Guardian's Climate Change Adverts
The British Guardian newspaper asked four ad agencies to spread the message of global warming out to the populace at large, instead of 'buy more, buy more'. From Soul, an advert "inspired by the government's chief scientist Professor Sir David King's claim that the threat to the planet from global warming is greater than that posed by terrorism." "Our main idea was that people - ourselves included - don't take global warming seriously," Saatchi & Saatchi Creative director, Paul Domenet, said they were "looking for the kind of "iconic image" that a flower in the barrel of a gun gave to the anti-Vietnam war campaigners. We deliberately went for visual exaggeration." Strawberry Frog's creative partner, Scott Goodson, says the aim was to get people talking about global warming: "You're not going to get through to the average man in the street by using threats." says art director Olly Farrington. "I'm unashamed about using shock tactics because the time has come for people to be shocked." And then "We wanted to come up with a positive message," [says TBWA\London strategic planner Jeremy Simon.] "It has become a convention to see the Houses of Parliament underwater. That approach makes people think it is inevitable, and sort of shocks them into apathy. You have to present the solution as something that's manageable." More ads below. Via O2 Network Read Claire Cozen's article in ::The Guardian You can see the full size ads by going to the Guardian link above. Tell us what you think.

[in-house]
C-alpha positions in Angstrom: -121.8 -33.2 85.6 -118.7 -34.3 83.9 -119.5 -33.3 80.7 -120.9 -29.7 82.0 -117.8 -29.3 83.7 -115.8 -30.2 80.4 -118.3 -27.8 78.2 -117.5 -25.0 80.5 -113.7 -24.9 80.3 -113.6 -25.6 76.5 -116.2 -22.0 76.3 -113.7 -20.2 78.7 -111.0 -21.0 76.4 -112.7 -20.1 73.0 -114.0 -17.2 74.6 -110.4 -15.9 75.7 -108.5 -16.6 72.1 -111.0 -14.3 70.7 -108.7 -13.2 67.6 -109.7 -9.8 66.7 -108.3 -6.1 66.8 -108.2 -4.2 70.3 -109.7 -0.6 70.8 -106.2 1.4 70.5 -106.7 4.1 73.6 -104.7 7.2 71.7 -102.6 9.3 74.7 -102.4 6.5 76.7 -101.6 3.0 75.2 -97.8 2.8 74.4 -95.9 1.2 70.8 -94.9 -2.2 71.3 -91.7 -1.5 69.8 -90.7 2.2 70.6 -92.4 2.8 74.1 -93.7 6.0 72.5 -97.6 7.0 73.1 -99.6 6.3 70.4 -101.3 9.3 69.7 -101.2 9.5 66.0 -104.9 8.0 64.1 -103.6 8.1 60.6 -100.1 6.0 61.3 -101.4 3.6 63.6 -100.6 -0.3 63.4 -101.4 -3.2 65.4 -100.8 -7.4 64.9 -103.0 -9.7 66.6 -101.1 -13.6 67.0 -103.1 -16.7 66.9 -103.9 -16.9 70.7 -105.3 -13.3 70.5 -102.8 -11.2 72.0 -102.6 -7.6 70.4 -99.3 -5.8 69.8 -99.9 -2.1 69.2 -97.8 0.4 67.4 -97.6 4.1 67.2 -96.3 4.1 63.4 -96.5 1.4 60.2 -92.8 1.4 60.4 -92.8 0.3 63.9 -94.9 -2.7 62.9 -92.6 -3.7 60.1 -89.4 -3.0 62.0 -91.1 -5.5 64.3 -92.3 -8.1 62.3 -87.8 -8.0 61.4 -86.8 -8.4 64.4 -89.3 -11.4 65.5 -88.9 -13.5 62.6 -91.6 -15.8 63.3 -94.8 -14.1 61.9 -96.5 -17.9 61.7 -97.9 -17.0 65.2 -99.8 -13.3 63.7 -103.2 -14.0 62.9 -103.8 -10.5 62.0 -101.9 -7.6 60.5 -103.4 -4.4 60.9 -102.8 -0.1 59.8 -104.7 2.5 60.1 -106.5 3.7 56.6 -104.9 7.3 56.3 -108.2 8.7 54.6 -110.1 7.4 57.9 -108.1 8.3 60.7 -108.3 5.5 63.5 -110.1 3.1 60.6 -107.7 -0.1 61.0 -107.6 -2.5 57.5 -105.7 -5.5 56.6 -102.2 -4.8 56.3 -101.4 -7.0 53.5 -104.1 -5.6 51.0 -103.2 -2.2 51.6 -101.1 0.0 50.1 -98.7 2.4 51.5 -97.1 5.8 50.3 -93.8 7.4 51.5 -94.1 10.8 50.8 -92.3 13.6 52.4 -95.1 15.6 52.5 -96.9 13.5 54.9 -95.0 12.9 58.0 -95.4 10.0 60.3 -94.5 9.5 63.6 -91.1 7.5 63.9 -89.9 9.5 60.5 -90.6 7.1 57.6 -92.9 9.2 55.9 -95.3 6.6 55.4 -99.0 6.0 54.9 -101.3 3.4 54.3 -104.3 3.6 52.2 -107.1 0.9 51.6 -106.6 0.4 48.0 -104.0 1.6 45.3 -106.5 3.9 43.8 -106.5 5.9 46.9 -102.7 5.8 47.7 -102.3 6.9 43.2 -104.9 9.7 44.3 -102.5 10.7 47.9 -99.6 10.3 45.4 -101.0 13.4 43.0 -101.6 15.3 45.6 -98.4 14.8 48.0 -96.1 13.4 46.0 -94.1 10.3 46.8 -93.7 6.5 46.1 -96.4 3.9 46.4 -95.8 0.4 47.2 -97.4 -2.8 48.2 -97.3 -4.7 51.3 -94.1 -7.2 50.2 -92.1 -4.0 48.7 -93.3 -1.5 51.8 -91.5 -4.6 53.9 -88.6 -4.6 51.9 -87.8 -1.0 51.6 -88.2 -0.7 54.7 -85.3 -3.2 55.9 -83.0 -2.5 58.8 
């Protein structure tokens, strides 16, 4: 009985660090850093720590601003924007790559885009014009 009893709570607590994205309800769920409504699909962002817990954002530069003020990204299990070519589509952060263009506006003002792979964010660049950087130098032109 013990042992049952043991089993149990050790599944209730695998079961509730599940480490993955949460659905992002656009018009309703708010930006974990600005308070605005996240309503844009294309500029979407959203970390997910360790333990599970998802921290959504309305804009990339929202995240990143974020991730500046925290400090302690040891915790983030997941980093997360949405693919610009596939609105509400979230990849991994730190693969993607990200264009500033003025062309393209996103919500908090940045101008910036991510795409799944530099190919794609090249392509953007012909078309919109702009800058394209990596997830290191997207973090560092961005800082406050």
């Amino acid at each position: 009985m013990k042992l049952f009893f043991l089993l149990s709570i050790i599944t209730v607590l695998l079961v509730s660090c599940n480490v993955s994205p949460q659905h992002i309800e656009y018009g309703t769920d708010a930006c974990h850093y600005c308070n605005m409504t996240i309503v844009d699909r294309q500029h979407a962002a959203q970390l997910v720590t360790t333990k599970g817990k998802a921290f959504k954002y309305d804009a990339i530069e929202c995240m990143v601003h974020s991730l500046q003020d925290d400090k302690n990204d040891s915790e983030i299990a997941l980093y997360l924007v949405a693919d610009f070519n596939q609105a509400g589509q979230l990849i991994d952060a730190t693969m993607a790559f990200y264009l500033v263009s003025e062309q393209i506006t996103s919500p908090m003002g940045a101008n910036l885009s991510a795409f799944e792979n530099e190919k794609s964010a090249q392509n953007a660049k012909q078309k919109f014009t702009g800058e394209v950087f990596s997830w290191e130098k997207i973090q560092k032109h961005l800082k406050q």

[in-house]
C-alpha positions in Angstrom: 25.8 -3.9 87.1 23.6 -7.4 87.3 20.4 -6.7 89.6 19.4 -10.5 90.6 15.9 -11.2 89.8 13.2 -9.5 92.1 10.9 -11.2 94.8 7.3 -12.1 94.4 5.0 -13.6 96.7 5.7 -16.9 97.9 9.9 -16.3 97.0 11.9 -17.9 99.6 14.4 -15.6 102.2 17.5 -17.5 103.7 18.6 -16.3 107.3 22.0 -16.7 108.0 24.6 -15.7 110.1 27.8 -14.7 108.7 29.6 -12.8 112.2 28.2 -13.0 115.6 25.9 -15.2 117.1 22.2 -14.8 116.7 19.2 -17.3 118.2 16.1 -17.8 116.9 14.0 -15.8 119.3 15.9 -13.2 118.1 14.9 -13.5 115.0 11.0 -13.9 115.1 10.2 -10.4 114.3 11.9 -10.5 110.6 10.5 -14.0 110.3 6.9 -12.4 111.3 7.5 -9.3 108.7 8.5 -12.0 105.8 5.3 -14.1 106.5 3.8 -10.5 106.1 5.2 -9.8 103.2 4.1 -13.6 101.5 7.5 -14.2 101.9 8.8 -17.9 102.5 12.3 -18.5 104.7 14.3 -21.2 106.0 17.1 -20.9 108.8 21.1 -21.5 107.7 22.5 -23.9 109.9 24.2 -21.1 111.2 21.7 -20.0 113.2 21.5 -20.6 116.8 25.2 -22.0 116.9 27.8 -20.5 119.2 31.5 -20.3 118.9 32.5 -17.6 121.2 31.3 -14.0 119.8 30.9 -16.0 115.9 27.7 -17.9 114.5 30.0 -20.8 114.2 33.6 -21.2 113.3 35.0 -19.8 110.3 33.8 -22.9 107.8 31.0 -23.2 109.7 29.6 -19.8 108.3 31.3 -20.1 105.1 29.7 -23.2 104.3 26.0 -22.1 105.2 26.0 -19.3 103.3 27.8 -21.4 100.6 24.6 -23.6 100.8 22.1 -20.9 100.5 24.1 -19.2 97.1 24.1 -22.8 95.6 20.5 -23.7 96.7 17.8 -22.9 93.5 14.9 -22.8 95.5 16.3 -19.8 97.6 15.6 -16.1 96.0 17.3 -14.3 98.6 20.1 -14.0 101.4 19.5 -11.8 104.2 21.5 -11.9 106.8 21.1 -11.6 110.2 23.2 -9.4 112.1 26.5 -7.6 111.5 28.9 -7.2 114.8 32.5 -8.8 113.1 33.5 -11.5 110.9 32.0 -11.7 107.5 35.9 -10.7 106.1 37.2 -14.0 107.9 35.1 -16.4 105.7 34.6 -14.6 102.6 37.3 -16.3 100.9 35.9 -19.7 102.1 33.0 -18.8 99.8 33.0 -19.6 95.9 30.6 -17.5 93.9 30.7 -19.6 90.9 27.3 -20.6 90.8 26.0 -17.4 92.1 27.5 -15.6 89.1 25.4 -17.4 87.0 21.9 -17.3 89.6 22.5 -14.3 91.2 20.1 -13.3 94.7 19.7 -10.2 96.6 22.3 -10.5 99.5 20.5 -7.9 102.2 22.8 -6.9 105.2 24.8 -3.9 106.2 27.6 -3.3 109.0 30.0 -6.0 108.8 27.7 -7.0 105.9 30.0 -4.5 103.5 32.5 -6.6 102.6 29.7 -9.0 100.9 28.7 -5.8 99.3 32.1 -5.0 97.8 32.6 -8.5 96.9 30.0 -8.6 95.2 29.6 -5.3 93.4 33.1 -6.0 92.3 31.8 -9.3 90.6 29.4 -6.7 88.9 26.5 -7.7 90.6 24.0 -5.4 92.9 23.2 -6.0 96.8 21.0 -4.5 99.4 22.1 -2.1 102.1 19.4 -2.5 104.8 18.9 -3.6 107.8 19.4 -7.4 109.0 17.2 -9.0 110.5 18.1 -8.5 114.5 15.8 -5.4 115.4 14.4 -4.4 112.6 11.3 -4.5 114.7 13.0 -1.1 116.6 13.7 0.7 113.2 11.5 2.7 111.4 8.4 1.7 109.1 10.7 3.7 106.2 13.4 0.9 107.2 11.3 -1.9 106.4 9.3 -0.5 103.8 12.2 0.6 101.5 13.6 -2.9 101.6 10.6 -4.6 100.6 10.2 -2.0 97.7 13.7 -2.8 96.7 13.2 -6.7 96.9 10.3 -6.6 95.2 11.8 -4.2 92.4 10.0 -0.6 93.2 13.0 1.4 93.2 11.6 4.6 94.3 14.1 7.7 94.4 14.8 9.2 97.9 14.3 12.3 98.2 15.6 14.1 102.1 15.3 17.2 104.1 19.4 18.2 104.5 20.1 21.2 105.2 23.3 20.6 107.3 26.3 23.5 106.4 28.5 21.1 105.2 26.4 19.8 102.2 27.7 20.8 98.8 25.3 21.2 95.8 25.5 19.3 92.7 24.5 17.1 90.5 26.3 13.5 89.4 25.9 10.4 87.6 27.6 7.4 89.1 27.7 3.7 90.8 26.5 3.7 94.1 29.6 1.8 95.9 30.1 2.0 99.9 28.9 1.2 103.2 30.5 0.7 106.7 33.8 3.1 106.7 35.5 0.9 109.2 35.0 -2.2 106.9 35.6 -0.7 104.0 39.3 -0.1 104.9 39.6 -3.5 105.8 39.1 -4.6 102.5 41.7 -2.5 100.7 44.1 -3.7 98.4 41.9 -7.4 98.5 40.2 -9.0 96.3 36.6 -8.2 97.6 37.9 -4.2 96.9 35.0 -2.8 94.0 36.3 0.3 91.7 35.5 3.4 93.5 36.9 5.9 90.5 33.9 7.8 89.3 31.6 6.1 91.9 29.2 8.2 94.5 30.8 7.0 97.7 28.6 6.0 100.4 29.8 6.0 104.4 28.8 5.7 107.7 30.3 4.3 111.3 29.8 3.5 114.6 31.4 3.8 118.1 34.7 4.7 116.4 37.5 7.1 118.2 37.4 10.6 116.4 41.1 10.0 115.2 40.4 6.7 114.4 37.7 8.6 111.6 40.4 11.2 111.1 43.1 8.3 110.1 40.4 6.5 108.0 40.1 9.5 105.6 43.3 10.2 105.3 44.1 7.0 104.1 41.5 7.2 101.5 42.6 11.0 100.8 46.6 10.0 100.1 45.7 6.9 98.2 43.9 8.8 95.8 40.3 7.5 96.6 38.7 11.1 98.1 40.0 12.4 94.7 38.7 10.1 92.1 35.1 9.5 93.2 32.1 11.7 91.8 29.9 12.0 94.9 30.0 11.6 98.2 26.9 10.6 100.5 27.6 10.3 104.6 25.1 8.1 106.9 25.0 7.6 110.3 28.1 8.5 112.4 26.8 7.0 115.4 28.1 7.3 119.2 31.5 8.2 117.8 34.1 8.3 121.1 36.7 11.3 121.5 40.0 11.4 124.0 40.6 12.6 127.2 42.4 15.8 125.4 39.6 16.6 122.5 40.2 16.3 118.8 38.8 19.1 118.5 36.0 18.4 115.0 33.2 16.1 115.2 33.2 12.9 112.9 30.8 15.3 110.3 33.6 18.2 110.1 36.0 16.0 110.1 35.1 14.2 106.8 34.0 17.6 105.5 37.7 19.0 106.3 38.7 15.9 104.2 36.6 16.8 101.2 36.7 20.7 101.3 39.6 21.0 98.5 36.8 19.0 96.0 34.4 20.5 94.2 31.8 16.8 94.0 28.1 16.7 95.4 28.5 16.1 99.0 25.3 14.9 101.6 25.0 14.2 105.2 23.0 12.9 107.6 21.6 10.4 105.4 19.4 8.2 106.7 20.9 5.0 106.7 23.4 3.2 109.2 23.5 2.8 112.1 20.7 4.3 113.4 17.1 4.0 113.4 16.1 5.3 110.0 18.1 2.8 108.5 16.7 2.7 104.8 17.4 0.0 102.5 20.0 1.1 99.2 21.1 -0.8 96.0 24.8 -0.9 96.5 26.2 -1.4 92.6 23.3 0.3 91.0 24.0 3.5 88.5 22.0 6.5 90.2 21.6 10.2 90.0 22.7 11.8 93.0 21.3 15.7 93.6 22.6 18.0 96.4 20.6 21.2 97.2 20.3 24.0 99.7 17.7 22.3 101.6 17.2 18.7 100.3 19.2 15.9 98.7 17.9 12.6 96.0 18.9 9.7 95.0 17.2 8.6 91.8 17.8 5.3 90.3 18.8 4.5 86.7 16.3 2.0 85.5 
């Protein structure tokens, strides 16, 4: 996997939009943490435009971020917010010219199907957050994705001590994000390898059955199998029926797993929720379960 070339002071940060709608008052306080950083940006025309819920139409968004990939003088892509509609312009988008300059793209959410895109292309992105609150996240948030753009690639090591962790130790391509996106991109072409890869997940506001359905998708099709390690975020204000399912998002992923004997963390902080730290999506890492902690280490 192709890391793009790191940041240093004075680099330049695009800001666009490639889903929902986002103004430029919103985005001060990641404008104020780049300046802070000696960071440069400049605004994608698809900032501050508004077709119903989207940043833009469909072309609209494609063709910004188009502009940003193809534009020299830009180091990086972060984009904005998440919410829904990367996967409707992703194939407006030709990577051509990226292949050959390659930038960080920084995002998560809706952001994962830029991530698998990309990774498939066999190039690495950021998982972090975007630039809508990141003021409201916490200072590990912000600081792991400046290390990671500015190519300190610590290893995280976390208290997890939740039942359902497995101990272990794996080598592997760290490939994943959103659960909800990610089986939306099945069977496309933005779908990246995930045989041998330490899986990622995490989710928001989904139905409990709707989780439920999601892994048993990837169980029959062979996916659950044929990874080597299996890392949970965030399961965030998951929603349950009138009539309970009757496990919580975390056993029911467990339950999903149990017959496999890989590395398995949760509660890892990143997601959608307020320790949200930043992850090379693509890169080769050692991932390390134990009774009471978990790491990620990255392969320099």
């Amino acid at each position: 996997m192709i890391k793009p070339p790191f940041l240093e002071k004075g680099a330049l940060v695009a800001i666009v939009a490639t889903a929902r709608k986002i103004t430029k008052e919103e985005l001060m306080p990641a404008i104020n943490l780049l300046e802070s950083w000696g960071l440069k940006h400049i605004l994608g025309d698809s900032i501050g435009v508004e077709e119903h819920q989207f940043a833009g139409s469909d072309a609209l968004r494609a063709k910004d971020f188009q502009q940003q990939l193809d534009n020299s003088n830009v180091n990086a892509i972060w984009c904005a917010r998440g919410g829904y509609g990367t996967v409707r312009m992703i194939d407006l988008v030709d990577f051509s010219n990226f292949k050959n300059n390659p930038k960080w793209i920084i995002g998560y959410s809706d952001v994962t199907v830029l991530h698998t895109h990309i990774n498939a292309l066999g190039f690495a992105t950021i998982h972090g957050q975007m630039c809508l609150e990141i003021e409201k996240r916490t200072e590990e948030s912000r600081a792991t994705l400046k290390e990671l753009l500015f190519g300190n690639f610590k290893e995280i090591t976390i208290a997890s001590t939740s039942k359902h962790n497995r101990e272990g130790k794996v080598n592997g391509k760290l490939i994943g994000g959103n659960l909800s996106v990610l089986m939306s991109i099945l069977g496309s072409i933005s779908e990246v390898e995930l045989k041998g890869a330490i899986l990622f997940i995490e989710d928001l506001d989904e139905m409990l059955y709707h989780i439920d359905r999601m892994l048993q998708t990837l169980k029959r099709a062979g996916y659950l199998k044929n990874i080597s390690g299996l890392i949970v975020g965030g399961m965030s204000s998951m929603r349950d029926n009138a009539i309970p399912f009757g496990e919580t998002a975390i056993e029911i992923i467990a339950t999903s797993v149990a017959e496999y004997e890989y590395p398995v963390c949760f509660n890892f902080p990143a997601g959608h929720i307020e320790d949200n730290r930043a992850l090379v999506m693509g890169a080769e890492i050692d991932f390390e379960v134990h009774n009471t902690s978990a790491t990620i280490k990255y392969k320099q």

A cow on motorbike. Caption reads: Your farts warm the bed.
Her farts warm the planet. (then a bit about cow methane
emissions followed by...) Drive less and eat your vegetables.
Man drowning under weight of washing machine and aircraft
turbine (and mistakenly an aersol can - still getting ozone
depletion confused with global warming!). Caption reads: Don't
let what you do take us all down. You can stop global warming.
Light switch with two settings: Flashfloods or Off and the
caption - Your small changes can make a big difference.